“Here’s our opportunity as politicians to make sure that we, as the leaders of the country, make sure that we let those folks know that we’re there to be with them and support them through whatever they’re going through, and make sure that we can find ways to defeat this.”
Twenty years ago, NDP MP Glenn Thibeault’s brother Roger died of AIDS. Roger may be gone, but the lessons he taught Thibeault stay with him to this day.
“I’m still learning from some of the stuff he taught me,” Thibeault says. “Even if I go back to the last Parliament, the [trans bill], trying to understand some of the things that I was talking about with my brother 20 years ago, and some of the issues that he went through, and it’s like wow – we’re still having to have this discussion, we’re still having to have this debate.”
From the time Thibeault was 12, Roger took advantage of opportunities to help his younger brother understand his world.
“I remember watching a Michael Jackson video, and out of the mouth of a 12-year-old comes ‘Michael Jackson is such a fag,’ and I had no clue what it meant,” Thibeault says. “He didn’t freak out. He just said, ‘Do you really know what that means?’ And I said, ‘Not really. I hear it around the schoolyard.’
“We had a whole conversation at that point about what that word meant and how he was gay and the whole process, and I’d heard rumblings from my sisters and my parents that he was gay, but again the word ‘gaylord’ was something you’d hear on the school playground,” Thibeault says. “So at 12 years old, I had an understanding about how that wasn’t a word you wanted to use in a derogatory context, and it was great that he started at that point and didn’t jump the gun, but saw that as a learning opportunity – an opportunity to step in and explain.”
Thibeault takes this lesson to his own daughters, knowing these kinds of moments can be used to bridge gaps.
Thibeault was 21 when his brother died, and he felt the need to get involved with the local AIDS committee in North Bay, where he was working as a radio newscaster. As a young, straight man showing up at the committee’s AGM, people wondered why he was there, but Thibeault was eager to play his part.
“I was speaking to the ED and said I’m more than happy to be on the board, and as a media guy more than happy to help out with fundraising,” Thibeault recalls. “By the end of the meeting, I ended up being vice-chair of the board, chair of the planning and policy committee that comes with being vice-chair. I was chair of the fundraising committee and chair of the awareness committee, and I walked out going, Holy cow, what did I just get myself involved in?”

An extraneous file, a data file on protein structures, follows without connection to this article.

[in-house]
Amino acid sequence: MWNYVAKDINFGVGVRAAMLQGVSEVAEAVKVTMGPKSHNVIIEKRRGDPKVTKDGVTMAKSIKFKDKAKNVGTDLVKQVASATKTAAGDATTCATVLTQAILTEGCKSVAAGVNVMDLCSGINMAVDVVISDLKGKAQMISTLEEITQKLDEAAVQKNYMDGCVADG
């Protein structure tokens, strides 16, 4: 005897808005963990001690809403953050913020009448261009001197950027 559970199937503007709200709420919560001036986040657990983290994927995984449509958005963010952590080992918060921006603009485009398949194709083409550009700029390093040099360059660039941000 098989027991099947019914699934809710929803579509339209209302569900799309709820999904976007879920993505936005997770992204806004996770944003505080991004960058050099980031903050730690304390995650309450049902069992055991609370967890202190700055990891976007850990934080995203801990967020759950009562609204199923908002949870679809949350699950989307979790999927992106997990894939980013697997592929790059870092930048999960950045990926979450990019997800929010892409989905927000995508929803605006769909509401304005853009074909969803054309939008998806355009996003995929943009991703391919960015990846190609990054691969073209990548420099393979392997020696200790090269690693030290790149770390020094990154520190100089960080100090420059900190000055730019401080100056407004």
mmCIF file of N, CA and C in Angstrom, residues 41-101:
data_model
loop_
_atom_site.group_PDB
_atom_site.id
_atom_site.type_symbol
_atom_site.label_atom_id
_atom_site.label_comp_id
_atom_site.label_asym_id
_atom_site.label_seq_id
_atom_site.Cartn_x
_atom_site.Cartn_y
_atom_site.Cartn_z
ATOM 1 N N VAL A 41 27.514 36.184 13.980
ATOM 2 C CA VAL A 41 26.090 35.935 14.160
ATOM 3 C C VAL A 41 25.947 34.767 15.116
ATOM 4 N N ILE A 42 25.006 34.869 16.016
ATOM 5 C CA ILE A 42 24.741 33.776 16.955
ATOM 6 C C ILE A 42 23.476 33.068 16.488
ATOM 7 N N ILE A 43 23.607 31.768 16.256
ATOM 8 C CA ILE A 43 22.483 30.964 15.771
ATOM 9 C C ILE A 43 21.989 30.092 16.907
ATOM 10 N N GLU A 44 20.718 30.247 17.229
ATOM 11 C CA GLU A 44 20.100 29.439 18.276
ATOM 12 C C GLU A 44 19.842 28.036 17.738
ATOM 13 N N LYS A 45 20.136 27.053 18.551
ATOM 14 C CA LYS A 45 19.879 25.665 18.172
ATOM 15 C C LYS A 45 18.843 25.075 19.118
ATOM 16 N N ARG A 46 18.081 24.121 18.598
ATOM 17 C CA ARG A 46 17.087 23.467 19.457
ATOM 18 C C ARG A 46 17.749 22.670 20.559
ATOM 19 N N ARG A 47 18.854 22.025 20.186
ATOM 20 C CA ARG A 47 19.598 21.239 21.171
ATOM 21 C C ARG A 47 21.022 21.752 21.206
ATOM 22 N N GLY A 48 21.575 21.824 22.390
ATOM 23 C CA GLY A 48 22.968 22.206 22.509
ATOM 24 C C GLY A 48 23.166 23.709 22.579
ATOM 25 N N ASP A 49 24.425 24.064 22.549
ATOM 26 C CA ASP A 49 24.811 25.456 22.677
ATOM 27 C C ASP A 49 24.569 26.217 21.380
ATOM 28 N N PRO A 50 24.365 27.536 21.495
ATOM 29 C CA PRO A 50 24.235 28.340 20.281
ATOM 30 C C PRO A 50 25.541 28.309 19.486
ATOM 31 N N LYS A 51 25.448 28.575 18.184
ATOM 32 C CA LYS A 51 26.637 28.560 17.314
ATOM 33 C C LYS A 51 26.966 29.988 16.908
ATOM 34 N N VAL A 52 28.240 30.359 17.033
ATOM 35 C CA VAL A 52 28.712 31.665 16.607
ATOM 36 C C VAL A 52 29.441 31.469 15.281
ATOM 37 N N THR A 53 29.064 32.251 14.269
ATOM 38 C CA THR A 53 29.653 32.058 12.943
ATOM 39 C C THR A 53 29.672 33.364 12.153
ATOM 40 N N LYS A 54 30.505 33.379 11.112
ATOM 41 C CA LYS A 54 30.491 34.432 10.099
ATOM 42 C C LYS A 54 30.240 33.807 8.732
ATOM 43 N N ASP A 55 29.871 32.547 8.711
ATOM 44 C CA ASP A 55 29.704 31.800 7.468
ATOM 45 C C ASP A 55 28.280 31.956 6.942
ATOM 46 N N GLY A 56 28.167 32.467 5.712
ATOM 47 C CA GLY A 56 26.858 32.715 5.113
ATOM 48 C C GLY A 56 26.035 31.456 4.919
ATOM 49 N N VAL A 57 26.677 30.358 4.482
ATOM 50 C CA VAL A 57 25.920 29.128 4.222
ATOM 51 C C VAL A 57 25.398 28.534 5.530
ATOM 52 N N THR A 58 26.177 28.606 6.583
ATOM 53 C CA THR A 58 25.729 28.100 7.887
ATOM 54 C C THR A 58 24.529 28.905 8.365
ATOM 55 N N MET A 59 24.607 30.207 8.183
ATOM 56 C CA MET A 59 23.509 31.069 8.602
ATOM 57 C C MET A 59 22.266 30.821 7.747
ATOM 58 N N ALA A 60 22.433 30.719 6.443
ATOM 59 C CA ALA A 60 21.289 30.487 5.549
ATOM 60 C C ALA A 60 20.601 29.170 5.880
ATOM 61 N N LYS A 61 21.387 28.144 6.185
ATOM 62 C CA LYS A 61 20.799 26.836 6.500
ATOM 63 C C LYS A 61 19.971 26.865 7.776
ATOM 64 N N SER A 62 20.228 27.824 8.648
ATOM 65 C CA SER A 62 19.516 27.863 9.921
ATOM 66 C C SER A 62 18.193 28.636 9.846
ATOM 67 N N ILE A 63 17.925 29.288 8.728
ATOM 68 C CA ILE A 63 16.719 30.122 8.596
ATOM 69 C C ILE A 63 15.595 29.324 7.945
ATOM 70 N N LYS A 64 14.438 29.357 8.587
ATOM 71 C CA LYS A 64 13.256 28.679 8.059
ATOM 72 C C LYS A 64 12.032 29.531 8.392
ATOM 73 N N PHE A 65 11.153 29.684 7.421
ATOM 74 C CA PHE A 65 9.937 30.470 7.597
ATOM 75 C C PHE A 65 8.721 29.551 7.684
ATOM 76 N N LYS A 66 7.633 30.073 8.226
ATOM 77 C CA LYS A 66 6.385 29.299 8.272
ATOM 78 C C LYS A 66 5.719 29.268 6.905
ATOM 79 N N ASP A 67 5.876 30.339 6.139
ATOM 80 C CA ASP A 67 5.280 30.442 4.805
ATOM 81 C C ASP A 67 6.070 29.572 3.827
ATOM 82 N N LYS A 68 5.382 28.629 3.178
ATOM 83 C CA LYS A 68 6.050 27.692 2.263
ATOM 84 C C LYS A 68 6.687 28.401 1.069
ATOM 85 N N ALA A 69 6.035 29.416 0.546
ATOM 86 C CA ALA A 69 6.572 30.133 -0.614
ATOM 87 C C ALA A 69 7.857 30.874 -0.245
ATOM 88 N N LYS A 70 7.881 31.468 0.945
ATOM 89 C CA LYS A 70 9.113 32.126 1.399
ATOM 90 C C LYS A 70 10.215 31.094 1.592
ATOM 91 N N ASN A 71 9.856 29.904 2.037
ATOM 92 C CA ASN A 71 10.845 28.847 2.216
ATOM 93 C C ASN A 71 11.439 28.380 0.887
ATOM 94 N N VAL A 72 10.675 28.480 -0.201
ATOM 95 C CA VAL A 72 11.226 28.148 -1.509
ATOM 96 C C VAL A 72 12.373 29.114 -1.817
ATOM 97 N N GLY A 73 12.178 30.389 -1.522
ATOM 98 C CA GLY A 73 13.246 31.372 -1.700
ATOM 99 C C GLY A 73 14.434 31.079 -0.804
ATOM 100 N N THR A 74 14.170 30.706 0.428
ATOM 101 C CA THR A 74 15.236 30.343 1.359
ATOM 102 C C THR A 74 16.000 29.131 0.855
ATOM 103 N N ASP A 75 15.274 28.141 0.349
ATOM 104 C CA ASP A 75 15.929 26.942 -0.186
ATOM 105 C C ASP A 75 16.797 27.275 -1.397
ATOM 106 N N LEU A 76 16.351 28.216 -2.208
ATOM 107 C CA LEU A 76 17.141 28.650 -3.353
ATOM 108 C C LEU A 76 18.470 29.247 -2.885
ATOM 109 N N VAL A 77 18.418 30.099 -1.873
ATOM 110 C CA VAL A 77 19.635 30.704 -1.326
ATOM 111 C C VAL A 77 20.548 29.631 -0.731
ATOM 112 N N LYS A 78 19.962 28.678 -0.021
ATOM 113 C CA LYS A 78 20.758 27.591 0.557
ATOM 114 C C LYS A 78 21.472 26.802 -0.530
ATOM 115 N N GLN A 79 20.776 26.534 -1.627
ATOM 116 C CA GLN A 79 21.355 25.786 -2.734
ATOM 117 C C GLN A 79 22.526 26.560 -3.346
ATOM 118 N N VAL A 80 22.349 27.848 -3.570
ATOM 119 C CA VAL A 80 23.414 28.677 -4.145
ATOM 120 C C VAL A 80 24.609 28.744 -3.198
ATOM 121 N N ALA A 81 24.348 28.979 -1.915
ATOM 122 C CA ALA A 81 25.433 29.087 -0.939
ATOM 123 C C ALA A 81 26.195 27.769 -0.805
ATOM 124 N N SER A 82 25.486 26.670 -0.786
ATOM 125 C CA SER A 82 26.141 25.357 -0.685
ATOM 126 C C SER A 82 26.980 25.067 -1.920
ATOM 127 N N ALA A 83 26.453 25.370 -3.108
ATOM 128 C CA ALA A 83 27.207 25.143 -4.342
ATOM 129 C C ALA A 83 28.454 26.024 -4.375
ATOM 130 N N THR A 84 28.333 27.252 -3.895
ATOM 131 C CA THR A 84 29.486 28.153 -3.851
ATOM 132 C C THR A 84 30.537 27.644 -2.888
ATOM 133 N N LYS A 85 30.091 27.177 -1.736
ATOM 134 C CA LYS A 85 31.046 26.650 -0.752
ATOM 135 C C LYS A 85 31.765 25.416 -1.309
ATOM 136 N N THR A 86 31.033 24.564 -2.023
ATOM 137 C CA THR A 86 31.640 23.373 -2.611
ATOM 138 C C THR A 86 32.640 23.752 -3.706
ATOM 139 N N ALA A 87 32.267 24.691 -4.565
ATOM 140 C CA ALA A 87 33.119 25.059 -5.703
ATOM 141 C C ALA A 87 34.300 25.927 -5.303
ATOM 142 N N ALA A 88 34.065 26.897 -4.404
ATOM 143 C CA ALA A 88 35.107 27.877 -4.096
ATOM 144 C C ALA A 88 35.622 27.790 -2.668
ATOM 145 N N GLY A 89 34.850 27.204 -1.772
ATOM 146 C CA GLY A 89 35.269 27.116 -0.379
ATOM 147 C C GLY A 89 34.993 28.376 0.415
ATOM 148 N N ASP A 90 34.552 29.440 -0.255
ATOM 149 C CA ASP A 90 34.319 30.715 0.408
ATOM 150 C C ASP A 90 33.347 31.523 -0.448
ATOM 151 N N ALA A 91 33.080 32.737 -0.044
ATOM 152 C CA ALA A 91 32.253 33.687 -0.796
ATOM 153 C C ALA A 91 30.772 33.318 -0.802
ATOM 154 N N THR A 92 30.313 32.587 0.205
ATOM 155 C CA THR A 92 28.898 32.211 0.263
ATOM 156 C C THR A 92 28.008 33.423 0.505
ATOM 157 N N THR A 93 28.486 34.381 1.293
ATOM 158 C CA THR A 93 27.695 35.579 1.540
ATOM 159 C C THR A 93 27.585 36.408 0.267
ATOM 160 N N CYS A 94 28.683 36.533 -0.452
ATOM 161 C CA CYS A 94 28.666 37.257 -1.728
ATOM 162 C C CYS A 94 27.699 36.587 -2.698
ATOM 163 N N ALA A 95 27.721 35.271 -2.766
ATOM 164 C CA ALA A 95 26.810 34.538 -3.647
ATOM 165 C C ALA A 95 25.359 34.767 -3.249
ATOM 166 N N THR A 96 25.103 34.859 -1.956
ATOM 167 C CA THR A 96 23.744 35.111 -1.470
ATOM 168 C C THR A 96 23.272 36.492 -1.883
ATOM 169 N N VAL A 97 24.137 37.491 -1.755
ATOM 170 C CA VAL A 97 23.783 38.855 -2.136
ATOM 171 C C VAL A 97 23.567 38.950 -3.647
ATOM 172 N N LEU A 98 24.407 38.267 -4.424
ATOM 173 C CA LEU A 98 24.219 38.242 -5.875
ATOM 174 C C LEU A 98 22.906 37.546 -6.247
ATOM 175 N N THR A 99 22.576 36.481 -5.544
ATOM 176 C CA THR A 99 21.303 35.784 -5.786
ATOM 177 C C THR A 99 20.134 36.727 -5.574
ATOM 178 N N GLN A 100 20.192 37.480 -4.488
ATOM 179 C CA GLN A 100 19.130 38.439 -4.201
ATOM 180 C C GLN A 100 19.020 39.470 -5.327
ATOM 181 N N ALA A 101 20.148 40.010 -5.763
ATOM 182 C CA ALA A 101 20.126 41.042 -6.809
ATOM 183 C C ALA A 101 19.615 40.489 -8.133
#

Still, his youthful energy and ideas were beneficial in an era when stigma around AIDS as a gay disease was more prevalent.
Thibeault will never forget his brother’s funeral, which Roger helped plan, ensuring pictures were displayed of 12 other friends who had also died of AIDS.
“So many of his friends ended up dying alone because they didn’t have family, they didn’t have friends; they were even shunned from their own community because they had HIV/AIDS in the early ’90s,” Thibeault says. “Now I say, Why am I involved in the hospice in Sudbury? It’s because I wanted to ensure that no one has to [die alone].”
For World AIDS Day, Thibeault is hoping to share what he learned from his brother with Parliament.
“I hope I can bring the message that our job’s not done yet, that we still need to bring forward awareness, we still need to work harder on research, we still need to work harder on making sure that society understands that on World AIDS Day, it’s affecting everyone,” Thibeault says. “The sad thing that I see in some instances, coming from different parts of the country, there’s still the stigma that this is still a gay disease. It’s not.”
Thibeault feels it’s incumbent upon politicians to ensure the necessary resources are there so people with HIV/AIDS can live with dignity.